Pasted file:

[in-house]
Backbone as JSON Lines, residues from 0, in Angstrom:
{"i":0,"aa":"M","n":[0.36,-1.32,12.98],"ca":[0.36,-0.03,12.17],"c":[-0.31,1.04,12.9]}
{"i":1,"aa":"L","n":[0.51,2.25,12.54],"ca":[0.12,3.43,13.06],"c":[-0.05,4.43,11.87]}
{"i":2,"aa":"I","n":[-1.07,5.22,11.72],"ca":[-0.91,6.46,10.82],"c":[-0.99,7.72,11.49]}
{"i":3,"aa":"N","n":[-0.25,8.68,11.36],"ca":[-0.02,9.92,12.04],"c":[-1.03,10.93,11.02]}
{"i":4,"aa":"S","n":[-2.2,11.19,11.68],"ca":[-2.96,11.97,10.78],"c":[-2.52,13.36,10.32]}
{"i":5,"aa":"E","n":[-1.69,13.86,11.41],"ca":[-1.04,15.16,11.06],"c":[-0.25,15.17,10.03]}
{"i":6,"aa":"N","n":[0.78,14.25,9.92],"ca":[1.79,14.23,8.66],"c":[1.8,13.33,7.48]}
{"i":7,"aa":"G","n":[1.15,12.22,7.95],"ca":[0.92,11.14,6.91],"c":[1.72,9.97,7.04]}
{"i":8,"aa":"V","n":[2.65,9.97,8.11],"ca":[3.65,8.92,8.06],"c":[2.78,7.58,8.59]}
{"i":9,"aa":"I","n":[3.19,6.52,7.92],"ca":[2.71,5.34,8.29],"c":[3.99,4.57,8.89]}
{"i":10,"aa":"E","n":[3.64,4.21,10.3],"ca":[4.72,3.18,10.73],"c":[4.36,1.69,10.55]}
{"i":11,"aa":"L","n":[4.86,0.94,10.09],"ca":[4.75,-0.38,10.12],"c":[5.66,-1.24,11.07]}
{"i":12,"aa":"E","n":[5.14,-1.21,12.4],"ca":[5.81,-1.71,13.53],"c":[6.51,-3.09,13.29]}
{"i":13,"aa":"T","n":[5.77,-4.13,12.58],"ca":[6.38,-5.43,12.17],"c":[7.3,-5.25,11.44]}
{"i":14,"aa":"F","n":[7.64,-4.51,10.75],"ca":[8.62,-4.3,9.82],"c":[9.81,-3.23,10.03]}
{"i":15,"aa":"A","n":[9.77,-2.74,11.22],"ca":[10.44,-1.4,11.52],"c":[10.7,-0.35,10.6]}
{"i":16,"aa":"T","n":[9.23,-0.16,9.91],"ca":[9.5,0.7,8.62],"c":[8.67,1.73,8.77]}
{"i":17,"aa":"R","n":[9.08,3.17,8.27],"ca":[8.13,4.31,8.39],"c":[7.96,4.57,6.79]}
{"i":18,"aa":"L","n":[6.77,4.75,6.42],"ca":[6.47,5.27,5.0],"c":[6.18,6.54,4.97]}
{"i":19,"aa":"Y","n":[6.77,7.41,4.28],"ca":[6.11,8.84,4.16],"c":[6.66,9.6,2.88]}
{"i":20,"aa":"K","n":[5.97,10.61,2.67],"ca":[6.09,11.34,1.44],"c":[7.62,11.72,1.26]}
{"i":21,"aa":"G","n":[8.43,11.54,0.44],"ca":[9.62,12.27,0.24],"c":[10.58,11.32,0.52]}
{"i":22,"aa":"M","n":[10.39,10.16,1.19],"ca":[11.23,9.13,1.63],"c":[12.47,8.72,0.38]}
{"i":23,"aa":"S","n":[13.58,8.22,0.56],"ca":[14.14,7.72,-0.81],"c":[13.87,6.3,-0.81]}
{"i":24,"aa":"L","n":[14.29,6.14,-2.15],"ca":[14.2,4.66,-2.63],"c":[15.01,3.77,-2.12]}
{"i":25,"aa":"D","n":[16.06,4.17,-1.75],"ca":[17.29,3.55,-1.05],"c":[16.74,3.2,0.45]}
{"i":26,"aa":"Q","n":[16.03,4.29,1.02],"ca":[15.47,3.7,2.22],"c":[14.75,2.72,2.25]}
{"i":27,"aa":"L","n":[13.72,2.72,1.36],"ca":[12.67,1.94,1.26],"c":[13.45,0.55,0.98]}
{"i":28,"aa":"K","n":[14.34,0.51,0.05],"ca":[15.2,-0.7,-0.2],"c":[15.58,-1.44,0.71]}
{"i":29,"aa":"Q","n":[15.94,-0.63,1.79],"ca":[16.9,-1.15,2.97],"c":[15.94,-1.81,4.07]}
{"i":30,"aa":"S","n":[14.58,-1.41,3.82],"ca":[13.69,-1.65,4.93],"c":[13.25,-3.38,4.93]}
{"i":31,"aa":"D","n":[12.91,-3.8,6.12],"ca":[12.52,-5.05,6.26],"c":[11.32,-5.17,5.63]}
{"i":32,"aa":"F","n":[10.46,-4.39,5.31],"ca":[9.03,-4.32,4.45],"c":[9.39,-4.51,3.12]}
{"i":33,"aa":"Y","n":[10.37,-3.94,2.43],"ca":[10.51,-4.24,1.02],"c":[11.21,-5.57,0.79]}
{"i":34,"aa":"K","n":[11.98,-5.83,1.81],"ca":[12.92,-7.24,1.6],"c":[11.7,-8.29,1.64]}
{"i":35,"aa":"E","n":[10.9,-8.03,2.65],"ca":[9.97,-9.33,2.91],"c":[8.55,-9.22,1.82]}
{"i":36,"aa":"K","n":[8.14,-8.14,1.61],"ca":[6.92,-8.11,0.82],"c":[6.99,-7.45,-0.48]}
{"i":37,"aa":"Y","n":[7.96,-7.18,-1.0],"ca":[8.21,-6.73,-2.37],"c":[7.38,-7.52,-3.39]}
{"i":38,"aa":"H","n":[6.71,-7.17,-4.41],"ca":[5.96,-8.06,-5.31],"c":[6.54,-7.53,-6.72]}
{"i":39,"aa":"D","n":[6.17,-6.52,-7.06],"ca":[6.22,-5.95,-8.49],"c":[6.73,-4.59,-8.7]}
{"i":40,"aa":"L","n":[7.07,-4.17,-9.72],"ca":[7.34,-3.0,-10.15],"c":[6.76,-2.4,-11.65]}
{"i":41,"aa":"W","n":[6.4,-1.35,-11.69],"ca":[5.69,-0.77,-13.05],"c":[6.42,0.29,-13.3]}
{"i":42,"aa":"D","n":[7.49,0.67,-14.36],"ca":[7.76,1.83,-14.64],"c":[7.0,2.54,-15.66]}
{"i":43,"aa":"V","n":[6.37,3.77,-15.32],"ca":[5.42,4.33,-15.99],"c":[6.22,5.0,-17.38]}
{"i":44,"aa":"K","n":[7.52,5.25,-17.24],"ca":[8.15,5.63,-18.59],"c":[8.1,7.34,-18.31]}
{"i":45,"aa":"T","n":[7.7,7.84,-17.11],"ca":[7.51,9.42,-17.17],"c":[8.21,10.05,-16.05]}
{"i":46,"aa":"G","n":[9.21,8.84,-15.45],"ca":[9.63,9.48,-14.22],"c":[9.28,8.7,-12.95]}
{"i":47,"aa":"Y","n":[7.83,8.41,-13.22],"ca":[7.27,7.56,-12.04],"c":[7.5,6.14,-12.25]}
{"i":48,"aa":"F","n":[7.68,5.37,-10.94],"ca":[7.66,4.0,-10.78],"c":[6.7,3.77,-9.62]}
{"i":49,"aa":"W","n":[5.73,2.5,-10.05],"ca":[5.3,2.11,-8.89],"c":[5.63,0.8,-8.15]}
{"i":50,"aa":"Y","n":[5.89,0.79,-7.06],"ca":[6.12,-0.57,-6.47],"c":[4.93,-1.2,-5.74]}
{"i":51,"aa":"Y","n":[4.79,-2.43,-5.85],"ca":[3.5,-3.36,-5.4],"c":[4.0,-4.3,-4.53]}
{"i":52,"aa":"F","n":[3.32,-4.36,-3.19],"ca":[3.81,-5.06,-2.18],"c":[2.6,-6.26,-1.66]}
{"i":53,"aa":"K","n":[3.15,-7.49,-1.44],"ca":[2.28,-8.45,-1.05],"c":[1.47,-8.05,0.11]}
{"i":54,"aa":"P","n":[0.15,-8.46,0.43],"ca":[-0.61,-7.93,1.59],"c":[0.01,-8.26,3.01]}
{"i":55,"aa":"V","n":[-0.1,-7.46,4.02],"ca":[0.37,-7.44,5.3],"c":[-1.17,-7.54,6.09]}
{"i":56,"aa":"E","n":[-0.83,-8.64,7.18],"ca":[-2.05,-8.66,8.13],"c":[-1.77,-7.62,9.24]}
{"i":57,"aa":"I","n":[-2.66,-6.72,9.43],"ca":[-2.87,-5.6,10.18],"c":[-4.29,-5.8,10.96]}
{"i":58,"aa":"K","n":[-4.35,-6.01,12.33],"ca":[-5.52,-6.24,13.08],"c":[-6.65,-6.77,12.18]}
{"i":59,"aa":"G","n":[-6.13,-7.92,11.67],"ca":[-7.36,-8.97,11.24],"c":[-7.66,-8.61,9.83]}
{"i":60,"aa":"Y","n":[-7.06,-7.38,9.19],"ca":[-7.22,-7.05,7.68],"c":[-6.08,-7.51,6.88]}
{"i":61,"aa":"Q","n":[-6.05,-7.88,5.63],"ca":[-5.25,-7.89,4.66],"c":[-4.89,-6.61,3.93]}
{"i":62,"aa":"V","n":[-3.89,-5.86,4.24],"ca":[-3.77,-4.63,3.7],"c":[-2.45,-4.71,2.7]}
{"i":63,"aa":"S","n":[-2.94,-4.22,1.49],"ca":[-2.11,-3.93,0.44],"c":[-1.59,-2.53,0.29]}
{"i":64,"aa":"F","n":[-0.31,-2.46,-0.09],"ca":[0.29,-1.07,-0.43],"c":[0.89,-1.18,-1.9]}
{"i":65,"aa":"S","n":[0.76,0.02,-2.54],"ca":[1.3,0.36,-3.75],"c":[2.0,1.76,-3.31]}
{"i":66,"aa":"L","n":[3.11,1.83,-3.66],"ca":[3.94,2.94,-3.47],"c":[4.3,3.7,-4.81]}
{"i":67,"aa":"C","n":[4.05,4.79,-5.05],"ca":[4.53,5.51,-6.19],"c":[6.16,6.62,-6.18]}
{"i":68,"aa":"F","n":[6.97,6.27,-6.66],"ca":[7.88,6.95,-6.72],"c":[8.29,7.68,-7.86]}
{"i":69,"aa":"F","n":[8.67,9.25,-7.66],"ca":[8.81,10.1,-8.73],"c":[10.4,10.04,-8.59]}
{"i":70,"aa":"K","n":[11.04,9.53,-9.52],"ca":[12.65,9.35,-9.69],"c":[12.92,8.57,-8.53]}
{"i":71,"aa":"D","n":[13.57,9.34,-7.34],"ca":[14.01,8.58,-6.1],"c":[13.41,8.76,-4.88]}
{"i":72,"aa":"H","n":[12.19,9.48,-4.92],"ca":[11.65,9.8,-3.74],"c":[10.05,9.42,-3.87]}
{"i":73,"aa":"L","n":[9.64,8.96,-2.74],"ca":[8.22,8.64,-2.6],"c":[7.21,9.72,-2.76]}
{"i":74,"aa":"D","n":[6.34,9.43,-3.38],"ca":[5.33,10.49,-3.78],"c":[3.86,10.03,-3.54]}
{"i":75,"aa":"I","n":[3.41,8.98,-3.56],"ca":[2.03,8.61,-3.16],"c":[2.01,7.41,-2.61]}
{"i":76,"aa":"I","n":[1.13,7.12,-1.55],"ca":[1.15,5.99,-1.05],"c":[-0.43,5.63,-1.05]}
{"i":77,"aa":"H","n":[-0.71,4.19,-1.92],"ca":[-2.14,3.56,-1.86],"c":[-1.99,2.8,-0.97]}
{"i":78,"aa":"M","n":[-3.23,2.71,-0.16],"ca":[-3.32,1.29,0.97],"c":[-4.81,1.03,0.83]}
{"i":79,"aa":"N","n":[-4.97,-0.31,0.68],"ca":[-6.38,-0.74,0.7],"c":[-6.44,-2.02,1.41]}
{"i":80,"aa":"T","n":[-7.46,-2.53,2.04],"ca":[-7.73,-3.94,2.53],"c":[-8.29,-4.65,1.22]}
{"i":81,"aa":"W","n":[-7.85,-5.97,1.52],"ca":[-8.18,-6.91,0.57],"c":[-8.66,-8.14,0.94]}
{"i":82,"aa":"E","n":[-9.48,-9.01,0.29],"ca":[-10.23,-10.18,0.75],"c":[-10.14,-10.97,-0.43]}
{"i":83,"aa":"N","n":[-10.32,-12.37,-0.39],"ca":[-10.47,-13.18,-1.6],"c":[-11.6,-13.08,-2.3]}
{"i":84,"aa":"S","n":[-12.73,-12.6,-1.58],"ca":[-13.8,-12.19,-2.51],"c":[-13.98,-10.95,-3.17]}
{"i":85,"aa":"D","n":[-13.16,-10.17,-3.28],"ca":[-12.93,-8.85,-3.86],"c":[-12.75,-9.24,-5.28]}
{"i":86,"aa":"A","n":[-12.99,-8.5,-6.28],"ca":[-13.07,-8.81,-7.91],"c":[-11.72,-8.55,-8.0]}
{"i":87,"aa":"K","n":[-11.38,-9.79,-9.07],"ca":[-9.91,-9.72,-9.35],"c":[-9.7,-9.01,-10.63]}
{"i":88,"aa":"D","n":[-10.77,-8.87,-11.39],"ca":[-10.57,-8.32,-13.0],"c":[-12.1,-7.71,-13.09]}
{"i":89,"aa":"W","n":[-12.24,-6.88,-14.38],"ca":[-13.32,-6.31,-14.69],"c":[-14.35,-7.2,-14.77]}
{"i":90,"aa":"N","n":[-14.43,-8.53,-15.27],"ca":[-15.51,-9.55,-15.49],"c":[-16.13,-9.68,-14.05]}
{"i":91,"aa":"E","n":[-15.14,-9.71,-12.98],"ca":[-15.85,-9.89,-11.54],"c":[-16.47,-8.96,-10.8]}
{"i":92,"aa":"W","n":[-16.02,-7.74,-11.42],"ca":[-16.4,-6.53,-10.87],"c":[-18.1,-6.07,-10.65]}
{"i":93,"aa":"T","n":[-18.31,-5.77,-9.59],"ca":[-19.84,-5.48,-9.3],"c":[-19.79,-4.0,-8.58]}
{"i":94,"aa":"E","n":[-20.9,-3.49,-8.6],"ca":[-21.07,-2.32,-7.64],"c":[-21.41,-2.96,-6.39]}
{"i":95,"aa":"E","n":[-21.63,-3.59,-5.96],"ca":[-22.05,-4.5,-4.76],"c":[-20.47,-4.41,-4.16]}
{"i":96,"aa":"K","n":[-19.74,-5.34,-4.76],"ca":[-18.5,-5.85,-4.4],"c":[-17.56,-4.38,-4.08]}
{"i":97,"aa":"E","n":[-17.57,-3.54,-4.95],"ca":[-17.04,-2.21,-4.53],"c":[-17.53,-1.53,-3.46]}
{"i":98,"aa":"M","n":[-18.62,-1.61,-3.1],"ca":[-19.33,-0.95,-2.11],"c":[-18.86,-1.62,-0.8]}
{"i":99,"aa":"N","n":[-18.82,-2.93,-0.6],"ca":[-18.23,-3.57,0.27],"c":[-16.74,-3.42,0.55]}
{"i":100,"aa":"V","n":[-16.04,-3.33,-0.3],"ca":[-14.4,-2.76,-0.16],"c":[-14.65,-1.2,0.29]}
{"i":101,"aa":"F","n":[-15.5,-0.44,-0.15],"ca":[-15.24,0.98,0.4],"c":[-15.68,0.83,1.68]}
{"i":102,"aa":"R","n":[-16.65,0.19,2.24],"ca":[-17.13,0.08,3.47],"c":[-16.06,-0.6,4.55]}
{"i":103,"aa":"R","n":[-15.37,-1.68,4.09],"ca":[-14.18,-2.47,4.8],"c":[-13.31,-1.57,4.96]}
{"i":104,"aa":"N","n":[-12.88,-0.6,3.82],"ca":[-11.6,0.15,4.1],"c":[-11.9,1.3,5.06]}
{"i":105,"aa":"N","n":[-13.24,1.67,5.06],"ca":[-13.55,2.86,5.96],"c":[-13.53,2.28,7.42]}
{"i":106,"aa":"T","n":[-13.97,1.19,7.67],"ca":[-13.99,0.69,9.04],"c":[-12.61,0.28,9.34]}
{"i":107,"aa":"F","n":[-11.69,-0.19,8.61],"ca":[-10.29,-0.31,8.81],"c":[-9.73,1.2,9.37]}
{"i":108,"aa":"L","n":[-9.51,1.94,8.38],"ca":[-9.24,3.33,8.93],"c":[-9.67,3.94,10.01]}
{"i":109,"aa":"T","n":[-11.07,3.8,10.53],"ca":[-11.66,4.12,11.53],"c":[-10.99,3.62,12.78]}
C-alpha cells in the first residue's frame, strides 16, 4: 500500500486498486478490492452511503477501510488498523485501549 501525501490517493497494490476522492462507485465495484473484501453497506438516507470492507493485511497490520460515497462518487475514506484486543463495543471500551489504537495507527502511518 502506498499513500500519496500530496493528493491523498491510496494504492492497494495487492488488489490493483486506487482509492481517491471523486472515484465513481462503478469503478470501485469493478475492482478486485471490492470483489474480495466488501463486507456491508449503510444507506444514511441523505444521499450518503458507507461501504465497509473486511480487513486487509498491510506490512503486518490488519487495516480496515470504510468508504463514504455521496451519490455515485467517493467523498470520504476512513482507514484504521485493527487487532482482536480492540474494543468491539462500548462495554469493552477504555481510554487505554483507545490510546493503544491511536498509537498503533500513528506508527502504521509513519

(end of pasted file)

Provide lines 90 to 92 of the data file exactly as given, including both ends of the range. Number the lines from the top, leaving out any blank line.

{"i":87,"aa":"K","n":[-11.38,-9.79,-9.07],"ca":[-9.91,-9.72,-9.35],"c":[-9.7,-9.01,-10.63]}
{"i":88,"aa":"D","n":[-10.77,-8.87,-11.39],"ca":[-10.57,-8.32,-13.0],"c":[-12.1,-7.71,-13.09]}
{"i":89,"aa":"W","n":[-12.24,-6.88,-14.38],"ca":[-13.32,-6.31,-14.69],"c":[-14.35,-7.2,-14.77]}